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quote:
Originally posted by Grumpy old guy:
What about the ability to smell magic?

I sold a story to one of Marion Zimmer Bradley's Sword and Sorceress anthologies with that as the magic power.
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Kathleen Dalton Woodbury
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Meant to mention, when I started this topic, that I have a first cousin once removed who can smell narcotics as well if not better than a drug-sniffing dog.

Came in pretty handy when he worked in law enforcement, but he's moved on to other work now, I believe.

Being able to detect by smell one kind of thing could be considered a magical power. (Better than just having a super sense of smell that detects or magnifies every scent.)

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MattLeo
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My father was a chef, and had an unusually acute sense of smell. If my older brother had a smoke with his friends he'd go right from the front door upstairs, but my father could still smell it from the next room.

Extrinsic as usual has the bases covered on this one, so I'll invent a new magical power of smell: the ability to smell how tall someone is. It would be useful in catching tall people masquerading as short ones. As far as shortcomings are concerned, I'd imagine having to debark and airplane after a basketball team boards. That, and not being one of the cool kids at Professor Xavier's school.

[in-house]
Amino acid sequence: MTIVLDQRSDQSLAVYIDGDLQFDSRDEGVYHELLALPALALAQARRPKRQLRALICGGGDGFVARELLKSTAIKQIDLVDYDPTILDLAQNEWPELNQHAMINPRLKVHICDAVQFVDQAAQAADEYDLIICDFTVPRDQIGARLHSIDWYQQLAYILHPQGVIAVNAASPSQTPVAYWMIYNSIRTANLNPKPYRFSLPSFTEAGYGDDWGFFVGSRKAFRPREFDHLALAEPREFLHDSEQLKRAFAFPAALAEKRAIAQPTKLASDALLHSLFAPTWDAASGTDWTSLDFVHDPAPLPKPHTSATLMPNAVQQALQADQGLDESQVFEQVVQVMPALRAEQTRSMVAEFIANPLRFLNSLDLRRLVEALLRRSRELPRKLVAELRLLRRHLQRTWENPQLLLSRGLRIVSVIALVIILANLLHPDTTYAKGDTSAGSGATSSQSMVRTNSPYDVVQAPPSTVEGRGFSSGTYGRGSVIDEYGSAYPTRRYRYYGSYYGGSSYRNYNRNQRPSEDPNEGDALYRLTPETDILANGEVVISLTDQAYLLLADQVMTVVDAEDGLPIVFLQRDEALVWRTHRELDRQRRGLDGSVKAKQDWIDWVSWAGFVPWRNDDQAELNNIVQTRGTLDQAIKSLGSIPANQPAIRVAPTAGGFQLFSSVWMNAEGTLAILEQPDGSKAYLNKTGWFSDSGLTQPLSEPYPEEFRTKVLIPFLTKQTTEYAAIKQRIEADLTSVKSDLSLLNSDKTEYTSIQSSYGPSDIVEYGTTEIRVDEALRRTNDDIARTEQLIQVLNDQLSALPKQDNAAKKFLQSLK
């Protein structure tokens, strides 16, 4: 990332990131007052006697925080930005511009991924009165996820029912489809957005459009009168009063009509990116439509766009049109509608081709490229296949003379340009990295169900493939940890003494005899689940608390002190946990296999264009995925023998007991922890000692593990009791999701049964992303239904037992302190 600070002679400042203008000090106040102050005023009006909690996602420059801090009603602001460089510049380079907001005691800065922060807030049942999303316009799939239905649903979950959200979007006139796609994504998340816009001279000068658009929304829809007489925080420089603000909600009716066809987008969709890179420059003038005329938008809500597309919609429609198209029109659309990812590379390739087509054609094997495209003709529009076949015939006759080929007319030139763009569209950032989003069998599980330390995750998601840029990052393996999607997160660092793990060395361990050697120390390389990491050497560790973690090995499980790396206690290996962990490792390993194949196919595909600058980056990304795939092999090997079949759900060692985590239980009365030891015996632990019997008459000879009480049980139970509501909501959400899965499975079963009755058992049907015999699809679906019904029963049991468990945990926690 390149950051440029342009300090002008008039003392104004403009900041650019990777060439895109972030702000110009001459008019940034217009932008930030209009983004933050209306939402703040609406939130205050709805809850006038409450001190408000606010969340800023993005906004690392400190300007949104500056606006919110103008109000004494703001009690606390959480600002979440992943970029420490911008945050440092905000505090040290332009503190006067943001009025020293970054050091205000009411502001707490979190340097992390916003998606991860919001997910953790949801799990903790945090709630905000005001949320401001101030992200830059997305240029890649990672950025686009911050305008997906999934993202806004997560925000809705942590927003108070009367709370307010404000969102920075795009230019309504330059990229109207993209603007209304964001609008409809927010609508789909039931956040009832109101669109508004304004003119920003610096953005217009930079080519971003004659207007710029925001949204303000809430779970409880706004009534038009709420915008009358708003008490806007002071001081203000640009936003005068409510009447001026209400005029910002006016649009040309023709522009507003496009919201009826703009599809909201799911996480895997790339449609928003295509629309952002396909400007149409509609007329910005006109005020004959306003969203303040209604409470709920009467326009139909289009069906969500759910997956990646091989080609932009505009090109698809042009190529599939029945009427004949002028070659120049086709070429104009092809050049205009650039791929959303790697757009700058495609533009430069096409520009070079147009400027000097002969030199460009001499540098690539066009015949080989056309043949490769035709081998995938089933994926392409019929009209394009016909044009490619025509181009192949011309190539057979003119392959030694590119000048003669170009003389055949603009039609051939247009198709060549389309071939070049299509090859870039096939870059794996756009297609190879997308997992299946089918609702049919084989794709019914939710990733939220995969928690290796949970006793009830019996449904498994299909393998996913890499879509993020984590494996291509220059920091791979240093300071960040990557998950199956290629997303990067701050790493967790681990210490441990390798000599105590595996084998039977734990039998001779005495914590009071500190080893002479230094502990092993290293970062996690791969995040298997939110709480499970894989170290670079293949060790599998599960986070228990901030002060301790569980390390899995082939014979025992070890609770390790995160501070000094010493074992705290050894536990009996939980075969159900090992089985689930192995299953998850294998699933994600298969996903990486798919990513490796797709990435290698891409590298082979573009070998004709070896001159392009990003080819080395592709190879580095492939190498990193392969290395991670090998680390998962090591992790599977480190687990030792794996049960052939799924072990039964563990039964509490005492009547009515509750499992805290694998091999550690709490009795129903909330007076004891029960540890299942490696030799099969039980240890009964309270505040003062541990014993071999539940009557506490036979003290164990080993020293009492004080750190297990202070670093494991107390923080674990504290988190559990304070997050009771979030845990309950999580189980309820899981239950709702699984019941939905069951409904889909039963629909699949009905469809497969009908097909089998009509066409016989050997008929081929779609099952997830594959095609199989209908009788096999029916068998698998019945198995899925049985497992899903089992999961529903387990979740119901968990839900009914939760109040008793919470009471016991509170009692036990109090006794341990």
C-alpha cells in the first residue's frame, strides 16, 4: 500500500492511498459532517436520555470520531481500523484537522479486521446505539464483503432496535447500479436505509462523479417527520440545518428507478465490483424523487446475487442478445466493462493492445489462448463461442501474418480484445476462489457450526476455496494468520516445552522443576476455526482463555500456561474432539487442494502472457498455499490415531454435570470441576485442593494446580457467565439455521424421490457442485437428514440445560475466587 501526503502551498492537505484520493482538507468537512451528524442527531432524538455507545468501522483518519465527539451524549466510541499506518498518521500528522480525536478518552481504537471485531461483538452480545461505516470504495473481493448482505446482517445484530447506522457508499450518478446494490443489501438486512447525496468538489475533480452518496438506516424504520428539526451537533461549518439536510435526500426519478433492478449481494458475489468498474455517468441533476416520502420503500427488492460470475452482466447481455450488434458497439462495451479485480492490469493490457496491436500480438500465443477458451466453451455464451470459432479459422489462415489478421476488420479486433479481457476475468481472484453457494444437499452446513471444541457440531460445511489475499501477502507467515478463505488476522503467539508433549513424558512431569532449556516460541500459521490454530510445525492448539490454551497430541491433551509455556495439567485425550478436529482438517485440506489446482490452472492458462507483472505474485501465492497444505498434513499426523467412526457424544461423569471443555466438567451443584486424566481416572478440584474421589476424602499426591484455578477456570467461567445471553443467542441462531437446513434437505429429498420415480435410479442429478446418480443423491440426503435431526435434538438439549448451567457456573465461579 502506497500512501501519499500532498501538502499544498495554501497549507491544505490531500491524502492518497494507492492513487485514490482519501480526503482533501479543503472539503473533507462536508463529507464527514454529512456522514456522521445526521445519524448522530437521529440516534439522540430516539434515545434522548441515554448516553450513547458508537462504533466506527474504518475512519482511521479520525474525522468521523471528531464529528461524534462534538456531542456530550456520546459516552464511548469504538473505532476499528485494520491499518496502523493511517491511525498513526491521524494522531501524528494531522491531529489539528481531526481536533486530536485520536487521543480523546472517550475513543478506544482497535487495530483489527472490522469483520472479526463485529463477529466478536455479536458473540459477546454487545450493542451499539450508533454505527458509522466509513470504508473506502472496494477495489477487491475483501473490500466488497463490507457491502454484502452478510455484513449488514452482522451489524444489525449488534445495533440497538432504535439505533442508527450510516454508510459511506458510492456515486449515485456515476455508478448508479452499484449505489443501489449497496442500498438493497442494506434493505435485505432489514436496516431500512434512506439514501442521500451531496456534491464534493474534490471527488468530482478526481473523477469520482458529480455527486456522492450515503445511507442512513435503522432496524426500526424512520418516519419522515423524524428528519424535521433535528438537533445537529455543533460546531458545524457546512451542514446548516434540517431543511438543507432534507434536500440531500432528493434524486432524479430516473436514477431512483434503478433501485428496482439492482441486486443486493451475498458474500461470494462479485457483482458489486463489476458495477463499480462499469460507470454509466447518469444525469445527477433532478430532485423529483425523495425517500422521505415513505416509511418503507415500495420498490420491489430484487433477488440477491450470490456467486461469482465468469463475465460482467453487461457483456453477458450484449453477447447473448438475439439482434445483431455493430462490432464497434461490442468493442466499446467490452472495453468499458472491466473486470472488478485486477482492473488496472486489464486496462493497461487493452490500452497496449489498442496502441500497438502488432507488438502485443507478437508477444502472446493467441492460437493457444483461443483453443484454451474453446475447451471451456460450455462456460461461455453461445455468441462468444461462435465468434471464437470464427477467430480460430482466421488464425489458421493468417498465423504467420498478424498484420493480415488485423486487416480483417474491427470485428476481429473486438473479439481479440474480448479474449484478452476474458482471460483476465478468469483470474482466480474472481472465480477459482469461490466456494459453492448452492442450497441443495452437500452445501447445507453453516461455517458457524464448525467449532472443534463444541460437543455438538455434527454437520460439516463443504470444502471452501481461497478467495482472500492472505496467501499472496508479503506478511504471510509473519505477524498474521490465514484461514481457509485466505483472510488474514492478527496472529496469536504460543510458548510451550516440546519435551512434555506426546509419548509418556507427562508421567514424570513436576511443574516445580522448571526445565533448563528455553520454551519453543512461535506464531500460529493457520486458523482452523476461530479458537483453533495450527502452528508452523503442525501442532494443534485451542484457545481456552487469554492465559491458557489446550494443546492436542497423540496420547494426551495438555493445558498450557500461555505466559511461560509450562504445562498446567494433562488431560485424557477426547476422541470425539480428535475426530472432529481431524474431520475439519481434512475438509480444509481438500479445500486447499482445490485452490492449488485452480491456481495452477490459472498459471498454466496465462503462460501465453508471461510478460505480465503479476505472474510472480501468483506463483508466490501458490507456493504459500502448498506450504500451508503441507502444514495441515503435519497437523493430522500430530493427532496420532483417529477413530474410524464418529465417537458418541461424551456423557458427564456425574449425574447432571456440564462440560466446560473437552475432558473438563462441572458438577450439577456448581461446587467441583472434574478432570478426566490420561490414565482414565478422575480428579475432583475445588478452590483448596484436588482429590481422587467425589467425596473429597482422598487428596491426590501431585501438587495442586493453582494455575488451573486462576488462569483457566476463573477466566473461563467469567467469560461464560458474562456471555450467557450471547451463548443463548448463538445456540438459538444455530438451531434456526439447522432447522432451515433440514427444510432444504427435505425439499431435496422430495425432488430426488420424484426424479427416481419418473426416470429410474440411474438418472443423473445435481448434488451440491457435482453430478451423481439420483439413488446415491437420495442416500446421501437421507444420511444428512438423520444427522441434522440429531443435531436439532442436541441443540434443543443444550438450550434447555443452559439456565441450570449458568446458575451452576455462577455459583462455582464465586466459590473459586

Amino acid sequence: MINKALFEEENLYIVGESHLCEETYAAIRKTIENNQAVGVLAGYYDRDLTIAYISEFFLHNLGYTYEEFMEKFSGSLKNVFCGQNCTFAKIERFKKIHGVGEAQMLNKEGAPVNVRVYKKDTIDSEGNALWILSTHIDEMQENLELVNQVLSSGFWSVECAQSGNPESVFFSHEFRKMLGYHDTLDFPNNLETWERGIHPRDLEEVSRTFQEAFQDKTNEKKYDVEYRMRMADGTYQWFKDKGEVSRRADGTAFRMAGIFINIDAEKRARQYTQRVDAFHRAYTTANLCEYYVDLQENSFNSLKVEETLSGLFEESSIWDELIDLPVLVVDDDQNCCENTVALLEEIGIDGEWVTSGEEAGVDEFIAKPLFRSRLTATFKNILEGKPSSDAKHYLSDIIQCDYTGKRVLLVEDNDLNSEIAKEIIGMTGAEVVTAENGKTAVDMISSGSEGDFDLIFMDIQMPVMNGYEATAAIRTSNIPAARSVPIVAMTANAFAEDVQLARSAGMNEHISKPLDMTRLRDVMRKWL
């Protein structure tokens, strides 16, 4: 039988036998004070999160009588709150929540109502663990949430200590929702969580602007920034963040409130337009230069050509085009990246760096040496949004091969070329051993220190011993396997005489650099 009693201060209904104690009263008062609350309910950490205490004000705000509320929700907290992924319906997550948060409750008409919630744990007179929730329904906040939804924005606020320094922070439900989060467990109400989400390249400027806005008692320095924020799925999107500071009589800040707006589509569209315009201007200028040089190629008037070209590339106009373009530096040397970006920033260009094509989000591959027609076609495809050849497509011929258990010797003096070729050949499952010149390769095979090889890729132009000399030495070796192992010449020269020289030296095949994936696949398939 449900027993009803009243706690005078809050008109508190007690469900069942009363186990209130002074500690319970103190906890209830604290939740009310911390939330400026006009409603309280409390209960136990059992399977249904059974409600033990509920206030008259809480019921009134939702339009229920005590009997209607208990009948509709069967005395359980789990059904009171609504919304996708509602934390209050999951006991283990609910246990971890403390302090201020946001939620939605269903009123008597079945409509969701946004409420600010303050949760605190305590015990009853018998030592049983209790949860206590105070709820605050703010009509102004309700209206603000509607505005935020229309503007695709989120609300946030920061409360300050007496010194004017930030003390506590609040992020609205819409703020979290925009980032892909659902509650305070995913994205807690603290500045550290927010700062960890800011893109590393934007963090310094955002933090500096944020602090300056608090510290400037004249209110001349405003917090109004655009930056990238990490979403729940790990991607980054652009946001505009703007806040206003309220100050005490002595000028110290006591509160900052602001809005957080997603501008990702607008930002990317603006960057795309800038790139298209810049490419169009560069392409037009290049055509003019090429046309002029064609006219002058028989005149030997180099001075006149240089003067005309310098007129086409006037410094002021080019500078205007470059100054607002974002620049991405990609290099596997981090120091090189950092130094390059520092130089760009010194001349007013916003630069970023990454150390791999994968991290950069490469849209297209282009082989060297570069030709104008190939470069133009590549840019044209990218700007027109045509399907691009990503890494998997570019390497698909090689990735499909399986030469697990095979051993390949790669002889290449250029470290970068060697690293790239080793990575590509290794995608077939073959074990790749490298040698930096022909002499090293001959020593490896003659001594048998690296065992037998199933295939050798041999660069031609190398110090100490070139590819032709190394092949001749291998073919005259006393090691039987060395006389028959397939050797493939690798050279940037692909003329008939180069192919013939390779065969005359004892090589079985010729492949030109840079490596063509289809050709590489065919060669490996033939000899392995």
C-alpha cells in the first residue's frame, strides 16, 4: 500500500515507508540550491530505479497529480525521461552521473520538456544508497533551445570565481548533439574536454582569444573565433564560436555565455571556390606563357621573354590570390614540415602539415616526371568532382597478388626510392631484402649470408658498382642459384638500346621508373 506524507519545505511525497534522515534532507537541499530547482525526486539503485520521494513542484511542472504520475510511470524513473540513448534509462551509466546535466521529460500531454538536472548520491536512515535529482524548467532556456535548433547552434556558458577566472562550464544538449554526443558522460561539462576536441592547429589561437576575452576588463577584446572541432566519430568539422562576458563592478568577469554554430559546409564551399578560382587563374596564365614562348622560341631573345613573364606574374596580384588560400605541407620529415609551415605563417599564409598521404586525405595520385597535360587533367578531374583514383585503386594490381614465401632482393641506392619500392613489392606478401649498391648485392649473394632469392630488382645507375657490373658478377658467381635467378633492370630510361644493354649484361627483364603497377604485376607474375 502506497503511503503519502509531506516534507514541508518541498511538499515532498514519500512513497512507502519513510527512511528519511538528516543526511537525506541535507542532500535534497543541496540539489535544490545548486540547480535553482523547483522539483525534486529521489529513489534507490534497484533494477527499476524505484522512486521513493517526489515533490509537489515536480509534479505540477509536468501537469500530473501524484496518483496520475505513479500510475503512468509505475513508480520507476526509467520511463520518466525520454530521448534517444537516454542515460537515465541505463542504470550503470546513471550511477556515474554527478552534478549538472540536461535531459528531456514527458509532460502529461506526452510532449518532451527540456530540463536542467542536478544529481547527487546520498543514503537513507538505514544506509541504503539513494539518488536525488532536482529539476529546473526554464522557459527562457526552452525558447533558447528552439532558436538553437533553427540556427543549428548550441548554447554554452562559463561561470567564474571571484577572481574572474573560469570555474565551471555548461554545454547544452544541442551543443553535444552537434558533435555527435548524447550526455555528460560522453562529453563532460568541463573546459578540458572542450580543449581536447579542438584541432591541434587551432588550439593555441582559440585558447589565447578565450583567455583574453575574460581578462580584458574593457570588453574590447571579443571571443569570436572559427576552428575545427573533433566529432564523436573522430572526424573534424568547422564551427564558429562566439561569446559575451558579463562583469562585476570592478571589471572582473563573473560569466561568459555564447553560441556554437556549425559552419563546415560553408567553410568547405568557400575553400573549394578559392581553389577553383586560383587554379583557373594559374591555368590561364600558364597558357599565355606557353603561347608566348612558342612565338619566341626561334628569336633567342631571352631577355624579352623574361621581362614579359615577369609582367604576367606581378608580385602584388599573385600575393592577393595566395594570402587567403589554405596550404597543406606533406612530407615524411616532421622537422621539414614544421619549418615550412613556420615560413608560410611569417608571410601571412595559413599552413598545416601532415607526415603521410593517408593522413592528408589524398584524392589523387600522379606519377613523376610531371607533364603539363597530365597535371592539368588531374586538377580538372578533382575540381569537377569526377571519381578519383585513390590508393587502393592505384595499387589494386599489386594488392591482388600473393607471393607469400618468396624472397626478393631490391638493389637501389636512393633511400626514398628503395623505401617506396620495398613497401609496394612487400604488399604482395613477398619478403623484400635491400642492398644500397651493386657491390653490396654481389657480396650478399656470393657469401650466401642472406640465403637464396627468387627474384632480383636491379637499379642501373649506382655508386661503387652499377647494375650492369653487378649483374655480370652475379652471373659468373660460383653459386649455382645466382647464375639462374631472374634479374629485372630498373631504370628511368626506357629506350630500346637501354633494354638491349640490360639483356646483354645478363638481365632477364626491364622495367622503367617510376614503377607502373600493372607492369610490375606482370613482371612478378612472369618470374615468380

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Crystal Stevens
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About having all those smells from emotions overwhelming someone with that ability: So would a person with telepathy if they can't tune out all minds except for the mind being read. Makes me think a person who could smell emotions could do the same thing. Focus on one person at a time.
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LDWriter2
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Someone mentioned smelling magic. That one is being used a bit these days. I think I have books by three different writers who use that sense. One MC can smell what type of magic. One type might smell like roses and gunpowder. Another type could be an exotic flower and red mud.

I think the others don't explain what it smells like.

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Reziac
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quote:
Originally posted by Kathleen Dalton Woodbury:
Meant to mention, when I started this topic, that I have a first cousin once removed who can smell narcotics as well if not better than a drug-sniffing dog.

As the possessor of a very good nose, I'm not surprised [Smile] And turns out most drug-sniffing dogs... aren't. About 70% of the time they're cuing off the handler's *expectations* (recent research from some uni, too lazy to look it up) -- which is actually SOP for dogs, tho not for other animals.